The city’s multifamily market has had a very slow year so far, and brokers say they expect that to continue for at least another few months while buyers and sellers try to figure out how much of an impact the state’s new rent regulation proposals will have on the properties.
“There’s going to be a period where buyers and sellers pause and reevaluate where these things are and see how it impacts their long-term cash flow, and that will take some time to digest,” said Ariel Property Advisors executive vice president Michael Tortorici, “so I think we may be in for a period of slower transaction volume while the market digests it and sees how to interpret it.”
A recent report from Ariel Property Advisors found that there were just 75 multifamily deals in the city during the first quarter of the year, the smallest number since the third quarter of 2010. The company largely attributed this to uncertainty over how the state government planned to change rent regulation rules.
Multifamily brokers echoed this point, describing the slowdown as temporary and expressing confidence that activity would pick up again once buyers and sellers knew what the new laws would look like.
But the deal the Senate and Assembly just reached on Monday night does not look good for the industry, even though it was not as liberal as some brokers feared. The package proposes to eliminate vacancy decontrol, limit the Individual Apartment Improvement and Major Capital Improvement programs and end “luxury decontrol,” which let landlords begin charging market-rate rents for an apartment if the tenant’s income hit at least $200,000. The package did not include the good cause eviction proposal, one of the more controversial bills that would have further limited rent increases.
JLL’s Robert Knakal said the new proposals will likely drive prices down by reducing the incentives for multifamily investors to buy rent-controlled buildings in the first place.
“Nobody buys real estate wanting to get a 3 percent return on your money, but you’re willing to do that on multifamily because you knew over time you’d be able to improve the quality of the building, increase the rents, and get your return level,” he said, adding that the state’s proposals “reduce the incentives for the private sector to invest in properties.”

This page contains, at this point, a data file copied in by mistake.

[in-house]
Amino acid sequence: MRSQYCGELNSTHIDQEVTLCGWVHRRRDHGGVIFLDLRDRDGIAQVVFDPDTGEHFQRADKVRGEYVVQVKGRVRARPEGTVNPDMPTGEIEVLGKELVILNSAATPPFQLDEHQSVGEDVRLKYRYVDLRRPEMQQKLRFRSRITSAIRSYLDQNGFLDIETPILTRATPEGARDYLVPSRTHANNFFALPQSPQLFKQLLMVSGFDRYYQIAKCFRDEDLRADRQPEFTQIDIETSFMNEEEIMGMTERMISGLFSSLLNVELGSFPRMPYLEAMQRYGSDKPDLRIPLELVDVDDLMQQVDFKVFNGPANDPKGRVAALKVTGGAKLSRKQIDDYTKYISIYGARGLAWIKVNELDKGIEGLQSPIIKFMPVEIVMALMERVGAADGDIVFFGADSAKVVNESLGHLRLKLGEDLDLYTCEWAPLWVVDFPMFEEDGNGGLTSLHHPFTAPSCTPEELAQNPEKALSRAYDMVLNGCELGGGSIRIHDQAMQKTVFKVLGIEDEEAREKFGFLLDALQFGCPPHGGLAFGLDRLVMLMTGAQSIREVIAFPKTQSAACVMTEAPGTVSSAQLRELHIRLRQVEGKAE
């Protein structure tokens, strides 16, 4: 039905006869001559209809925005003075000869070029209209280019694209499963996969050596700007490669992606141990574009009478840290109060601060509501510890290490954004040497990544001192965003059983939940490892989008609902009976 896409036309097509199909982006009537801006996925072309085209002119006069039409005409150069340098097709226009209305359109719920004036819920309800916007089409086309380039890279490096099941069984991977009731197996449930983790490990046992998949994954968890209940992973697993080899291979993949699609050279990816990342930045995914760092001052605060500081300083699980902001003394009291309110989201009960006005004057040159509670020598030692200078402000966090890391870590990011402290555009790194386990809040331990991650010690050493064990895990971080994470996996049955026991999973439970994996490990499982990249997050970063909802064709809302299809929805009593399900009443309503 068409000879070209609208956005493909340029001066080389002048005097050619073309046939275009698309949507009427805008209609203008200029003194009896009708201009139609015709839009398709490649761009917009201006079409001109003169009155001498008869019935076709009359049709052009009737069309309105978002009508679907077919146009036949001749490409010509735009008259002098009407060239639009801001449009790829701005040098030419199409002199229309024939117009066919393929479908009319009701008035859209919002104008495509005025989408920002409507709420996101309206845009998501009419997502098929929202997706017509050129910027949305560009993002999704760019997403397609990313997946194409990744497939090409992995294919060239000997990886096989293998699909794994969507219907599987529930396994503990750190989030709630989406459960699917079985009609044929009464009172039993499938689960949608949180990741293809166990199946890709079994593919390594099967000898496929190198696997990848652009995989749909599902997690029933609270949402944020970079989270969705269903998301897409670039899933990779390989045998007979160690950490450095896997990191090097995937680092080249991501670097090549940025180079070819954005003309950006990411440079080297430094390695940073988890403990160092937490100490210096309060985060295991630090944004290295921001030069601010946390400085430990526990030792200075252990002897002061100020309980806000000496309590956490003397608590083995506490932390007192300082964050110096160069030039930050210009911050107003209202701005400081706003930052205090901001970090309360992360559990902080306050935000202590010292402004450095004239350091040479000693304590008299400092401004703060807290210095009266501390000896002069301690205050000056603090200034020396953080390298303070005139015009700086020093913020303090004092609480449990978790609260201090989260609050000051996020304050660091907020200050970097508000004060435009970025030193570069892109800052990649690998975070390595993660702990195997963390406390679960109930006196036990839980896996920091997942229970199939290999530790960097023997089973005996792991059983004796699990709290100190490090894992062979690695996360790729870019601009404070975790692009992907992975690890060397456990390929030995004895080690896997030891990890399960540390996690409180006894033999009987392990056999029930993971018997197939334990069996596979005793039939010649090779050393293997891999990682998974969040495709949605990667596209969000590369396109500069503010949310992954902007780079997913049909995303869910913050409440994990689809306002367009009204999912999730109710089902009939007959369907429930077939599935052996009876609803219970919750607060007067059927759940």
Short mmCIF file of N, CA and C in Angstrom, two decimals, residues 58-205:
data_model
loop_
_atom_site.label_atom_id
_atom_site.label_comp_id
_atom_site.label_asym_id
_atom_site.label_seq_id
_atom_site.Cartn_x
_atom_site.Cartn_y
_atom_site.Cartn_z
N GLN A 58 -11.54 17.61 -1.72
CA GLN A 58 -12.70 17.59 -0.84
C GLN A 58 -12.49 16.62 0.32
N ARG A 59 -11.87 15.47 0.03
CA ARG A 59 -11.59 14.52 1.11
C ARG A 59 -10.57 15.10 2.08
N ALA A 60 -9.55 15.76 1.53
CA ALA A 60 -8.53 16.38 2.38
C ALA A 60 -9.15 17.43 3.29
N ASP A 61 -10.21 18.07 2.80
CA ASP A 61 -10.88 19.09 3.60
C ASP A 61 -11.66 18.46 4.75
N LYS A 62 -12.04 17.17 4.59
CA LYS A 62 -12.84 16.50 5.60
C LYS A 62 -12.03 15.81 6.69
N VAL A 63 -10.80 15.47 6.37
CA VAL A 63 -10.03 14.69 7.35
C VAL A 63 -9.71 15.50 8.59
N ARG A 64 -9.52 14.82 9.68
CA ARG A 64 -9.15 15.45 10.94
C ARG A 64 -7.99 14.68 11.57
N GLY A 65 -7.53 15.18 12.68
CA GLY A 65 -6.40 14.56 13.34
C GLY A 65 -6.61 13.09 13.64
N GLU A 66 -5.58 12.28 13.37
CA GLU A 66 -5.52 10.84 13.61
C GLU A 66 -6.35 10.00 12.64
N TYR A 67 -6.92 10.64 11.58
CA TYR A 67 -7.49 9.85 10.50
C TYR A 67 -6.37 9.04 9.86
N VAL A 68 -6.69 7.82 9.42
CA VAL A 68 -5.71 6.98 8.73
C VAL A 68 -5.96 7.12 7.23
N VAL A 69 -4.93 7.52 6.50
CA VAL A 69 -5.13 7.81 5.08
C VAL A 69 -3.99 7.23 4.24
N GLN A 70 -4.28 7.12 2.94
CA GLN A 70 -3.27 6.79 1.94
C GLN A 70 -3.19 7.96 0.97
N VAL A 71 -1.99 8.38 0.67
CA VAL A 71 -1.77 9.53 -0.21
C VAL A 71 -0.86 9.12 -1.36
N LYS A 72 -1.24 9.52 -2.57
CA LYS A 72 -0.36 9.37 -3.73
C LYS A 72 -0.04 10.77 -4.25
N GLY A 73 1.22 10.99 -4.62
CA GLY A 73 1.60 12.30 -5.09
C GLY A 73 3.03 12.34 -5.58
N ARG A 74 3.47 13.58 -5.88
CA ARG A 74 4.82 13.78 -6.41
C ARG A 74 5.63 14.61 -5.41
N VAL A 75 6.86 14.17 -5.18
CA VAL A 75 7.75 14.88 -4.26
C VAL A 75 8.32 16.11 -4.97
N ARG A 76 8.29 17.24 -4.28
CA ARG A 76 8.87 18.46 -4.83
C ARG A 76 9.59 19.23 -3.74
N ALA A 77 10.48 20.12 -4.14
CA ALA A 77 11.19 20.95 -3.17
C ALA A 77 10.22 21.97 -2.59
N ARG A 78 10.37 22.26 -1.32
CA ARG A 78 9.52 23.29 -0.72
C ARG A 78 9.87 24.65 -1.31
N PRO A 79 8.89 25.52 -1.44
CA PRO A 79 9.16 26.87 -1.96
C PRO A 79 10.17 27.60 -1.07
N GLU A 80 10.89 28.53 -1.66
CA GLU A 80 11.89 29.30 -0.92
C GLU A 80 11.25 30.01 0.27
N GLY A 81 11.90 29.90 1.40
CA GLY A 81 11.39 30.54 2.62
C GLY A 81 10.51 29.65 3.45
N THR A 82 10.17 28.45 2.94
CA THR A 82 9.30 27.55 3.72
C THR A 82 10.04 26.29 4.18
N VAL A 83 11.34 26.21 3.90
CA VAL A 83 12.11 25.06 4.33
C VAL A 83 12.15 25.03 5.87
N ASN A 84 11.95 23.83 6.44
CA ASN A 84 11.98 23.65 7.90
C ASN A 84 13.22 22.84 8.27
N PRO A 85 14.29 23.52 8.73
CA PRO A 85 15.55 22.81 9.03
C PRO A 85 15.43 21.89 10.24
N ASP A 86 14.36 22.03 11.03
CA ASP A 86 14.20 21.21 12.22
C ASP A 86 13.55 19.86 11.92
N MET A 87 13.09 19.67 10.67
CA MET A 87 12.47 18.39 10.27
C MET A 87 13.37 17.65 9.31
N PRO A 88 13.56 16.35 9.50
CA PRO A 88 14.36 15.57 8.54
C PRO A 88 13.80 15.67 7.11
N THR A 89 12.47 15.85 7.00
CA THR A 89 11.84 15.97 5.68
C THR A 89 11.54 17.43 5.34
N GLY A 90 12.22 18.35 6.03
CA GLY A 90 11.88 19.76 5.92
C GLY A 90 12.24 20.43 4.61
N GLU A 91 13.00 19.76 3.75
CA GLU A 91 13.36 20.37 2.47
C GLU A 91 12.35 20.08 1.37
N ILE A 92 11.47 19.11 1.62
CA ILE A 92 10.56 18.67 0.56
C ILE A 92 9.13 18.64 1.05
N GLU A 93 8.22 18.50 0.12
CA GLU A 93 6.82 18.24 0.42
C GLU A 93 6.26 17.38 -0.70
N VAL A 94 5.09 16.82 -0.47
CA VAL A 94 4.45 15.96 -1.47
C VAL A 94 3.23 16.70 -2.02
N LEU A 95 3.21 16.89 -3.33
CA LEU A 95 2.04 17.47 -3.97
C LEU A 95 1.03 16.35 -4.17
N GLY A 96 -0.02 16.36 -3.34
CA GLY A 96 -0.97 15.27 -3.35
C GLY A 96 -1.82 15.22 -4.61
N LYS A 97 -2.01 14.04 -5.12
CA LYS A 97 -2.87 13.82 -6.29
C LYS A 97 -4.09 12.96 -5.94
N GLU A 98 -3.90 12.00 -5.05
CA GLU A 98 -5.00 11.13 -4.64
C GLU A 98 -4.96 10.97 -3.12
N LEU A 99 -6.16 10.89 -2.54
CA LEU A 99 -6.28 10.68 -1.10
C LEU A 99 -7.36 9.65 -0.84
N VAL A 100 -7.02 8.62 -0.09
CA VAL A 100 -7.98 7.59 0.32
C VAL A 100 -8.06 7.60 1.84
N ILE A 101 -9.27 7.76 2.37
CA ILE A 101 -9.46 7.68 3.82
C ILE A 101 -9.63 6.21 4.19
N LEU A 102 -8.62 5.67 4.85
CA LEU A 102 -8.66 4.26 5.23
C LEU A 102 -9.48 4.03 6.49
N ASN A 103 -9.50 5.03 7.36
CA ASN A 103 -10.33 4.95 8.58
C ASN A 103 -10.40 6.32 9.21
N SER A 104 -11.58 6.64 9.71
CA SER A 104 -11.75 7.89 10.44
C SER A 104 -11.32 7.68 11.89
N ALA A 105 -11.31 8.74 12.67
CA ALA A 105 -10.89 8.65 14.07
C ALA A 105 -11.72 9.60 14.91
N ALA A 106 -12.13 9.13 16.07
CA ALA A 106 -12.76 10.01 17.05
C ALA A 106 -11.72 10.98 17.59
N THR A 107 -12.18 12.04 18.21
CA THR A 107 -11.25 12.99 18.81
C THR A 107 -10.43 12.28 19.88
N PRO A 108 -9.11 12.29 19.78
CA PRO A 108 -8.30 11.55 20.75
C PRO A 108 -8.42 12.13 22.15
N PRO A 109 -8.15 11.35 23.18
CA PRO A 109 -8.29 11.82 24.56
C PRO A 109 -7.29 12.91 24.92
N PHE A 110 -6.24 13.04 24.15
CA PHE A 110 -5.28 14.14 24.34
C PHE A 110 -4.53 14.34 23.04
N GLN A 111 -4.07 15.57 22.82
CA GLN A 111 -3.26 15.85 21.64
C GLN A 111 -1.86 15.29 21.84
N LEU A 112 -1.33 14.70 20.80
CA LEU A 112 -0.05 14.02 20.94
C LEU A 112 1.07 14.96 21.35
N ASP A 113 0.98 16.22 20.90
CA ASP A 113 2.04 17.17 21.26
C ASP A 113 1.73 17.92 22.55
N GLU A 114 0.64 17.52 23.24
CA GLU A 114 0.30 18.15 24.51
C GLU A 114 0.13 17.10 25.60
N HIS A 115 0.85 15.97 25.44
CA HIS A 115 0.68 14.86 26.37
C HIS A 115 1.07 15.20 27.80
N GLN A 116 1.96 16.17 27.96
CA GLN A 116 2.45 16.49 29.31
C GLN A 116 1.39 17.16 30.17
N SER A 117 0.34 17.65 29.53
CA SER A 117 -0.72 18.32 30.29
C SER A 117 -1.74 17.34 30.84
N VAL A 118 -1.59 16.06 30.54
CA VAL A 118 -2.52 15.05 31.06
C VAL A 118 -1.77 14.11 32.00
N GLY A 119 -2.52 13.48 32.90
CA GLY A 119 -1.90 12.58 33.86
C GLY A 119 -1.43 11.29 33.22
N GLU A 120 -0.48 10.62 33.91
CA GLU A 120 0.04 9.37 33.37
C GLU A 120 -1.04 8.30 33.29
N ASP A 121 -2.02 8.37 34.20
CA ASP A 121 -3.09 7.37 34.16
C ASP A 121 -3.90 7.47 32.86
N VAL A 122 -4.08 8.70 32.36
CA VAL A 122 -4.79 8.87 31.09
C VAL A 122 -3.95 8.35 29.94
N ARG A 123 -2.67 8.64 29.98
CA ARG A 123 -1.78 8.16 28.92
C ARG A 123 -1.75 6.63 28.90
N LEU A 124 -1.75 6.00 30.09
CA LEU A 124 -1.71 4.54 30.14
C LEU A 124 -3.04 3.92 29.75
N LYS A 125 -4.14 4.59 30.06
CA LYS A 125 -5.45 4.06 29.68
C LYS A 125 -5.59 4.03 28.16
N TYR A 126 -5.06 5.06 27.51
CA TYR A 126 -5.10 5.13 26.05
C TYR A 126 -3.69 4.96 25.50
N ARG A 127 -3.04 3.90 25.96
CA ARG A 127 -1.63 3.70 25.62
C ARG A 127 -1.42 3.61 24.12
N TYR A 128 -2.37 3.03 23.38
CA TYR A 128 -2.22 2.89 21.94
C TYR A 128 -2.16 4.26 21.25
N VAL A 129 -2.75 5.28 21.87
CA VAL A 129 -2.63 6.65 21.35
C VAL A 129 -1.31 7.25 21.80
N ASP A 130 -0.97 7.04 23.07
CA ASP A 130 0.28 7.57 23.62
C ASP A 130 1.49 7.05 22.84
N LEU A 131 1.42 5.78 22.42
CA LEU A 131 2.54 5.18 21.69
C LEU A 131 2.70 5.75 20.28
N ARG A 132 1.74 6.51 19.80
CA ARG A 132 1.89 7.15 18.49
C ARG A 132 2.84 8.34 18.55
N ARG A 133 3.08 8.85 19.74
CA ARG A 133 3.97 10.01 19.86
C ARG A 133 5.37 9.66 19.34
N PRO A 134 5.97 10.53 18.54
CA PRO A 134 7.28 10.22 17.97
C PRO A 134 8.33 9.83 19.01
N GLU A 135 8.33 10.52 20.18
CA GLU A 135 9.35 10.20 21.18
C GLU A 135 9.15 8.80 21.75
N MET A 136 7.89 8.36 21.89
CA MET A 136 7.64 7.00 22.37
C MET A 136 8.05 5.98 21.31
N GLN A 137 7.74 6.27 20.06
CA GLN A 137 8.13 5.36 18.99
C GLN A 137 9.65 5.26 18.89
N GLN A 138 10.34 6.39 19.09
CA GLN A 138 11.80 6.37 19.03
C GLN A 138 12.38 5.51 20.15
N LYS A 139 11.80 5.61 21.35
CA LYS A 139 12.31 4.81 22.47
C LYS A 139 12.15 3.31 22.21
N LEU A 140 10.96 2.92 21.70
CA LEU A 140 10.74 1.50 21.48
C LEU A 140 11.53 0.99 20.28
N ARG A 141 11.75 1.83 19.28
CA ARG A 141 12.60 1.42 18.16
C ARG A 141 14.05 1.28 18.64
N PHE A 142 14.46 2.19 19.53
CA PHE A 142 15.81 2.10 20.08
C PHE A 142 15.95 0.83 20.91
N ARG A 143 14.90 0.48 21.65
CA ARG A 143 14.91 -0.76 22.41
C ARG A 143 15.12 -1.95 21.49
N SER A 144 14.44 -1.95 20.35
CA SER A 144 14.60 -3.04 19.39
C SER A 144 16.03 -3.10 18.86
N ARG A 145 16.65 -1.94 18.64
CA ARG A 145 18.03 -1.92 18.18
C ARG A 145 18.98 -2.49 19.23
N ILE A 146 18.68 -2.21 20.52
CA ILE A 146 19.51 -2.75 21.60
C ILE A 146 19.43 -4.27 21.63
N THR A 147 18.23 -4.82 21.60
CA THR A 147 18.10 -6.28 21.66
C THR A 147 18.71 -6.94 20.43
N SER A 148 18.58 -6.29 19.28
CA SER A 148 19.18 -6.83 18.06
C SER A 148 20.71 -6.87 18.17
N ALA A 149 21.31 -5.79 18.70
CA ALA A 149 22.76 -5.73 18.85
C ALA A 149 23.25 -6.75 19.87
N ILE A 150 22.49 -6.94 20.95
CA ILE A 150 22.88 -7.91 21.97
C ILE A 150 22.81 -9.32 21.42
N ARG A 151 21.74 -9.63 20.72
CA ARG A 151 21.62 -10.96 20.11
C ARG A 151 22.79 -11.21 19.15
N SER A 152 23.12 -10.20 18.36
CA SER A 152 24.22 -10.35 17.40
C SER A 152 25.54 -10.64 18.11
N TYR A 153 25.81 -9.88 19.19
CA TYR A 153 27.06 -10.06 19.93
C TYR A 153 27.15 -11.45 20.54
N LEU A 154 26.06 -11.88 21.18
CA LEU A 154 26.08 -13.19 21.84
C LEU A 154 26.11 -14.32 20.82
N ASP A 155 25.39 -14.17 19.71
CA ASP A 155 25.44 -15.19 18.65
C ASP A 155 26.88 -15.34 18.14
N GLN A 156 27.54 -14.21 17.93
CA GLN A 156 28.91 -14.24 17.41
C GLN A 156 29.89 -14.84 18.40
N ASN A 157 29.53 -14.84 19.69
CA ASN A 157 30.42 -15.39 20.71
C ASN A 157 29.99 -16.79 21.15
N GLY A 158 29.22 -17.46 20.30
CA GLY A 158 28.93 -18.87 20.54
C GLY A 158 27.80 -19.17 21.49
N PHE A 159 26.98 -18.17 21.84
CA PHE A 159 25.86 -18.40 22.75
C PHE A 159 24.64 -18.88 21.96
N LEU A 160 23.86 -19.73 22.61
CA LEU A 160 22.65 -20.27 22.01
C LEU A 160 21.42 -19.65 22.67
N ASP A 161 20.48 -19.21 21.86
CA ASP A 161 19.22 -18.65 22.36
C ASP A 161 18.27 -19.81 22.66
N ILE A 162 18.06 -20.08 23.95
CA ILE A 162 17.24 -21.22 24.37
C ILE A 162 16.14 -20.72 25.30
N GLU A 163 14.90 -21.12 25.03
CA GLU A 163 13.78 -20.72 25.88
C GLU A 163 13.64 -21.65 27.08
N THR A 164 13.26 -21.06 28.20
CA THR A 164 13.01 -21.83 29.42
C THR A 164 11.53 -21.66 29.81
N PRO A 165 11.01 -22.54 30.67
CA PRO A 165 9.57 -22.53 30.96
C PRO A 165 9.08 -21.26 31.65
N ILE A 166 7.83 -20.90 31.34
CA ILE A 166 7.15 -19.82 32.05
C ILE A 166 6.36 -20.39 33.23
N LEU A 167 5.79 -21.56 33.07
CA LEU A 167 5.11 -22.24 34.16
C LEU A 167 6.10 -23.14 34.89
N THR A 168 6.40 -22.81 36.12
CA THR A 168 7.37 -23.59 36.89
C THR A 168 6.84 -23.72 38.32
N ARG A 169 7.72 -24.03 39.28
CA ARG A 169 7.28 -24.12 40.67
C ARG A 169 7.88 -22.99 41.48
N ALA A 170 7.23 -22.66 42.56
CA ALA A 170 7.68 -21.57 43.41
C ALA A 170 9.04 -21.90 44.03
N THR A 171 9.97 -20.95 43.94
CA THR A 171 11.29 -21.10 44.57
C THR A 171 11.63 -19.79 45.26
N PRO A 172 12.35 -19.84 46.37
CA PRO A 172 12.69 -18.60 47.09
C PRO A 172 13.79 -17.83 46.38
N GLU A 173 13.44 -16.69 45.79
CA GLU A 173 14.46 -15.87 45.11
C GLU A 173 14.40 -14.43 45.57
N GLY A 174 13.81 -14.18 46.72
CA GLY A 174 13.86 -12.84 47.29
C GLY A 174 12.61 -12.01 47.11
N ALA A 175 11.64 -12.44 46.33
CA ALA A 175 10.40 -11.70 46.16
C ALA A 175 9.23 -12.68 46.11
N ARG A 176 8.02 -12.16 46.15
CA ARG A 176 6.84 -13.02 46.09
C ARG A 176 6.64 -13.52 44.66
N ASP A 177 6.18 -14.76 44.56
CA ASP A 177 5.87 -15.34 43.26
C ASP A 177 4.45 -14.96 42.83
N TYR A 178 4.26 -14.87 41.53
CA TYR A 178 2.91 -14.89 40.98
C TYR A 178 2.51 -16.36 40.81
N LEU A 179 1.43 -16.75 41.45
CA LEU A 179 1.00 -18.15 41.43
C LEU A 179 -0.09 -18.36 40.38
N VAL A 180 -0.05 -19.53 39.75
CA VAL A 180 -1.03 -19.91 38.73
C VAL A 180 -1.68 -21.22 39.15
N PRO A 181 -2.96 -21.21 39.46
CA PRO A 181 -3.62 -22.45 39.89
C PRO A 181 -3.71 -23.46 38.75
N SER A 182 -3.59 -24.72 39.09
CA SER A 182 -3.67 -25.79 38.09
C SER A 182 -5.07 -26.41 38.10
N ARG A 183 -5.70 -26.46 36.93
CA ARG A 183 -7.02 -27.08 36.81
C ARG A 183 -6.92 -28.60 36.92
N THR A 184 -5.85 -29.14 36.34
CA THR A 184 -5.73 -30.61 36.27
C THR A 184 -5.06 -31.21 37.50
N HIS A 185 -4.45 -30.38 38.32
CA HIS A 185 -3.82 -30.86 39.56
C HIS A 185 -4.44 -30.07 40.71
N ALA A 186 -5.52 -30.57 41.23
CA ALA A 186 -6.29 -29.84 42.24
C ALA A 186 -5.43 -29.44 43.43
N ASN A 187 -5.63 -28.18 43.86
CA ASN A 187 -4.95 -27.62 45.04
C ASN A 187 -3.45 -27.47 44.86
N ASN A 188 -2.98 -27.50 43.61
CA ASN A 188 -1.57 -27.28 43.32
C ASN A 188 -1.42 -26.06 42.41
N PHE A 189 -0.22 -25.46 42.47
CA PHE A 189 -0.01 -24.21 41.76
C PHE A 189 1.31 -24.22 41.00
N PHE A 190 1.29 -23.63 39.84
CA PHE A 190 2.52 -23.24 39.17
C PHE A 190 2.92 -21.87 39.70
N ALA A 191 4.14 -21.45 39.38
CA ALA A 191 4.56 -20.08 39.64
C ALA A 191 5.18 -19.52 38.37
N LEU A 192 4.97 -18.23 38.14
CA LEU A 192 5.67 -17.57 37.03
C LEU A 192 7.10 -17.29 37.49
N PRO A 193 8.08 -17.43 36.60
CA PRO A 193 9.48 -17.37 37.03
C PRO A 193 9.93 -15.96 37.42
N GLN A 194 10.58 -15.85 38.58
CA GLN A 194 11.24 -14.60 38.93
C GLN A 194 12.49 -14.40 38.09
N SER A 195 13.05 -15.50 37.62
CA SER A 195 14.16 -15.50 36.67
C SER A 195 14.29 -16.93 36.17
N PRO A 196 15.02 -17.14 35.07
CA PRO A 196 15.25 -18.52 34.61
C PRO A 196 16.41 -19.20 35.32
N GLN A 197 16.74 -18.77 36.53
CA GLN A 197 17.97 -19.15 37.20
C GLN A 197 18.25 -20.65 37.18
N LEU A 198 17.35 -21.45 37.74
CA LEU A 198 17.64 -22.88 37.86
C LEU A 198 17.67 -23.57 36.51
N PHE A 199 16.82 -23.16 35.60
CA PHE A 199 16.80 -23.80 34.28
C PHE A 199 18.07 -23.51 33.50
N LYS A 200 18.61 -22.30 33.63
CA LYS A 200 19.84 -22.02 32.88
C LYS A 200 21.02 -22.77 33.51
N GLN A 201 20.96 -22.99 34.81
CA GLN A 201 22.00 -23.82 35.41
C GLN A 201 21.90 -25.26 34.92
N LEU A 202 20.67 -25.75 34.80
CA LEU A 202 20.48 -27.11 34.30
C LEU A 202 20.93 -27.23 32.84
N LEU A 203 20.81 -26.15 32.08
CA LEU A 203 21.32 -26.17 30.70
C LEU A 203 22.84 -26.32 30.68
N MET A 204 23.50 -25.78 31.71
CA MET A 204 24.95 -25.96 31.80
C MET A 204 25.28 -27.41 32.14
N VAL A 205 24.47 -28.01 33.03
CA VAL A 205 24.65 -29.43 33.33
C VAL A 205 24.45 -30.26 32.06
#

Daniel Parker of Hodges Ward Elliott said that some of the bills were what he expected. However, he was surprised by how the legislature handled IAIs, namely its decision to limit the cost of renovations through the program to $15,000 and cap the number permitted to one every 10 years.
“You’re going to have a lot of apartments that are being rented in poor condition,” he said, “because $15,000 every 10 years will not maintain a typical prewar apartment.”
Robert Nelson, president of multifamily landlord Nelson Management Group, was similarly critical of the IAI restrictions. He said he will not be able to renovate his properties the way he has been, and they will be in worse shape because of it.
“For my portfolio, it costs me anywhere from $25,000 to $60,000 to renovate an apartment,” he said. “If the cap on the new law is $15,000, what am I going to do? I’m going to be preparing vacant apartments in a substandard way.”
Tortorici predicted that the laws could lead to multiple companies scaling back on renovation plans if they determine that the math no longer adds up. He also said the proposals’ impact on the multifamily market would not be felt the same across all parts of the city.
“An area of the Bronx where the disparity between the rent-stabilized and the free-market rents isn’t as extreme as somewhere like Manhattan may be more insulated,” he said.
But overall, brokers did not view these proposals as a disaster for the multifamily market. They noted that the economy and the need for housing in New York were both still strong and that a continued slowdown in the multifamily market could simply lead to more activity taking place in other segments of the market, such as development sites or commercial properties.
David Schechtman of Meridian Capital said the proposals weren’t as bad as he feared they might be, and he thinks the slowdown in the multifamily market will end sooner rather than later. The lack of activity was more due to not knowing what the new laws would be, and now that the laws themselves are out in the open, a summertime spike for the market is likely in the cards, he said.
“It’s like being in a fender bender,” he said of the proposals. “You get out of your car. You look at it. There’s some damage, but it’s not as bad as you thought it was, and you keep on driving.”